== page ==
To think back over a career of an artist like Built To Spill is, to an extent, the same as doing it for Radiohead or Death Cab For Cutie. Albums come and go, and they’re all pretty damn great; they all hold their own, unique special place in your heart. Revisiting the old albums bring back memories of where you first heard it, or experiences you had while it blasted over your speakers. Sure, you have your favorite(s) and likely one you don’t care for too much. Perfect From Now On has been, in my opinion, their strongest album since its release in 1997. There Is No Enemy, their latest, gives Perfect a run for its money.
Its a fact discernible from the early moments of opener “Aisle 13″, where a wild distorted guitar solo kicks things into gear in a way much like you’d expect from those early albums, from songs like “Randy Described Eternity” or “Kicked It In The Sun”. What stands out here, and throughout There Is No Enemy, are the powerful guitar riffs. They’re in-your-face manner is stunning, but not impeding. They are, in a manner of speaking, perfect. Just listen to “Hindsight”; the laid-back slide guitar and percussive shuffle are the truly ideal backing to Doug Martsch’s vocals as he ponders What about Canada?
Sure, There Is No Enemy does have that top-notch tracklist – a feat they most definitely achieved in Perfect From Now On – but comes very close. And with time, maybe there will be that realization; that, a-ha moment in which you find that yes, maybe it is a match. “Nowhere Lullaby” is almost too slow a song, but then “Good Ol’ Boredom” begins and you’re left wondering where Built To Spill has gone altogether. With initially odd instrumentation, that bewildered moment lasts only until Martsch joins in on vocals. The song goes on to be one of the strongest on the album.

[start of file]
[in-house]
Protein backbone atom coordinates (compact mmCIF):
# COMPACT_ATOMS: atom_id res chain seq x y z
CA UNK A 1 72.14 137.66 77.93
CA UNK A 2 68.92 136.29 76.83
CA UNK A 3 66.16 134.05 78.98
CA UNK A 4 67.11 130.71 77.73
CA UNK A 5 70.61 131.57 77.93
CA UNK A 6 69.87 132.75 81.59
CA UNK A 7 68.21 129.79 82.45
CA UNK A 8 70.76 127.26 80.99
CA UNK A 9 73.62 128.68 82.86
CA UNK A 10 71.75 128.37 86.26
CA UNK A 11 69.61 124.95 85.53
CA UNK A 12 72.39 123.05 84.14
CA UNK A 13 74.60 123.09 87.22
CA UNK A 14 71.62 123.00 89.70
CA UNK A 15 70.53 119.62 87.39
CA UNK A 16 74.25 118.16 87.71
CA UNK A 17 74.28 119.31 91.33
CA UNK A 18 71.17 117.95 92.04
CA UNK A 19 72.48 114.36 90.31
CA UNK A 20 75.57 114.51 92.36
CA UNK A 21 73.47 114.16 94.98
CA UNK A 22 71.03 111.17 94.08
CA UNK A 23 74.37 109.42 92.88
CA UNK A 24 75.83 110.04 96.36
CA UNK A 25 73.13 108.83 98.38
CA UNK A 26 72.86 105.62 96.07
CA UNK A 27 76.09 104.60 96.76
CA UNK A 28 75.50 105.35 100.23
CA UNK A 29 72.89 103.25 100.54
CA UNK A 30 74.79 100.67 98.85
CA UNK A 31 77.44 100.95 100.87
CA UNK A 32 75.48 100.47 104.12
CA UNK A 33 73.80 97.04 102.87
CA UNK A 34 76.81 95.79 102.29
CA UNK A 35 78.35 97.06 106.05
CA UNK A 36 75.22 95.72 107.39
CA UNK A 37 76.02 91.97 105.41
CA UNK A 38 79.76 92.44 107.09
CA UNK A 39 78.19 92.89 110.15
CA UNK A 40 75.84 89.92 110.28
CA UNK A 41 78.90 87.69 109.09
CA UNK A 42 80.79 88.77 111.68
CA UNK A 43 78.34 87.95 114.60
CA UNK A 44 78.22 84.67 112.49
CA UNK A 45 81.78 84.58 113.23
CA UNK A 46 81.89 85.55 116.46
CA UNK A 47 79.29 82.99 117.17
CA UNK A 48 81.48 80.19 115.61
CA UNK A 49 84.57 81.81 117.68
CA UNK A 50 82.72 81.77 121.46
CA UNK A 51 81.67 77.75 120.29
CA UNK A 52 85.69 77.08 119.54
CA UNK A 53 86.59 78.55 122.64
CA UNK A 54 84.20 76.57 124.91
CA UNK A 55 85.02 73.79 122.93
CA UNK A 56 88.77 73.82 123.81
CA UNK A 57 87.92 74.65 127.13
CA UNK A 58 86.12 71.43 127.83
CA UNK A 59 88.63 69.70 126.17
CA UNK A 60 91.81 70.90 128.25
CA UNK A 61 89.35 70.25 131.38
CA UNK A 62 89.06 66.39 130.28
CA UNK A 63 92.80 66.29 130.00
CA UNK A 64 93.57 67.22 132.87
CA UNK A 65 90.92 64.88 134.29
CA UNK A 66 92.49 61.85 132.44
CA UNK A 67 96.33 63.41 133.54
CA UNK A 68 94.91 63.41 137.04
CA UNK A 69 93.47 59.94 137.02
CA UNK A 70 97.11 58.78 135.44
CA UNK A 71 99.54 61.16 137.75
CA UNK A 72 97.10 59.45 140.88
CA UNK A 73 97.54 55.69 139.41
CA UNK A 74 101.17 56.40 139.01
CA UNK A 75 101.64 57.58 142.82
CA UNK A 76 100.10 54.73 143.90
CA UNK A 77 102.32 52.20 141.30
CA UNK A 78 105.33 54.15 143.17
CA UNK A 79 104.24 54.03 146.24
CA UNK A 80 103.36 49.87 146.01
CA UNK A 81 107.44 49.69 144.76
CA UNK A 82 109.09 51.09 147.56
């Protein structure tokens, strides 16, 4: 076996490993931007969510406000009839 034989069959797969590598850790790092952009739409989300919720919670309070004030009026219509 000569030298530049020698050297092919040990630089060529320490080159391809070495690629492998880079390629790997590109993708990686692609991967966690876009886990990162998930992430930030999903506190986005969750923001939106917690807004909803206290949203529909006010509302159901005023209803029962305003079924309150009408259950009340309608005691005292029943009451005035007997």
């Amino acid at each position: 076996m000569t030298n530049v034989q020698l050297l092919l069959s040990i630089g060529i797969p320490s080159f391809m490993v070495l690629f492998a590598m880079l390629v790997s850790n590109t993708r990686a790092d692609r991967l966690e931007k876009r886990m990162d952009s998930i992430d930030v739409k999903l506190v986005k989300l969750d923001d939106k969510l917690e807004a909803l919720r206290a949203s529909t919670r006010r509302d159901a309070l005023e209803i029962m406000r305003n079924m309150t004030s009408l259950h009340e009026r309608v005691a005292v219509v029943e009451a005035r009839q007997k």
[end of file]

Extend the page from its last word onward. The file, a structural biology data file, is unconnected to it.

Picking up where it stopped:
Built To Spill returns again to that surreal guitar sound in “Oh Yeah”, where their signature distortion again threatens epic proportions. And boy does it deliver – this is the sound I’ve been waiting for from Built To Spill, the sound that basically is Perfect From Now On progressed twelve years. Then they launch into the powerful riffs in “Pat” and that in-your-face moment beats you over the head. Transition: flawless. “Done”, too, goes into their signature, swirling guitar solos that’s one part that 90s gritty indie rock sound and another part a similar era shoegaze.
The final two tracks, “Things Fall Apart” and “Tomorrow”, conclude There Is No Enemy with two more high points. After an excellent trumpet solo, “Things Fall Apart” again enters an epic rock-meets-shoegaze phase before quietly returning to the main melody, in which Martsch’s vocals are tweaked with a liquid-y effect. Likewise, “Tomorrow” starts off slow and after just over a minute morphs into yet another powerful rocker.
And as the album concludes it becomes apparent that this is, by far, Built To Spill’s greatest work since Perfect From Now On. Sure, Keep It Like A Secret was totally solid, but this… this There Is No Enemy, this is something else entirely. It radiates in Built To Spill’s genius. It’s why we all fell in love with the band back in the 90s, and why we continue to buy their records today.
Warner Bros. Records [12" LP/CD, 2009]
1. Aisle 13
3. Nowhere Lullaby
4. Good Ol’ Boredom
5. Life’s A Dream
6. Oh Yeah
9. Planting Seeds
10. Things Fall Apart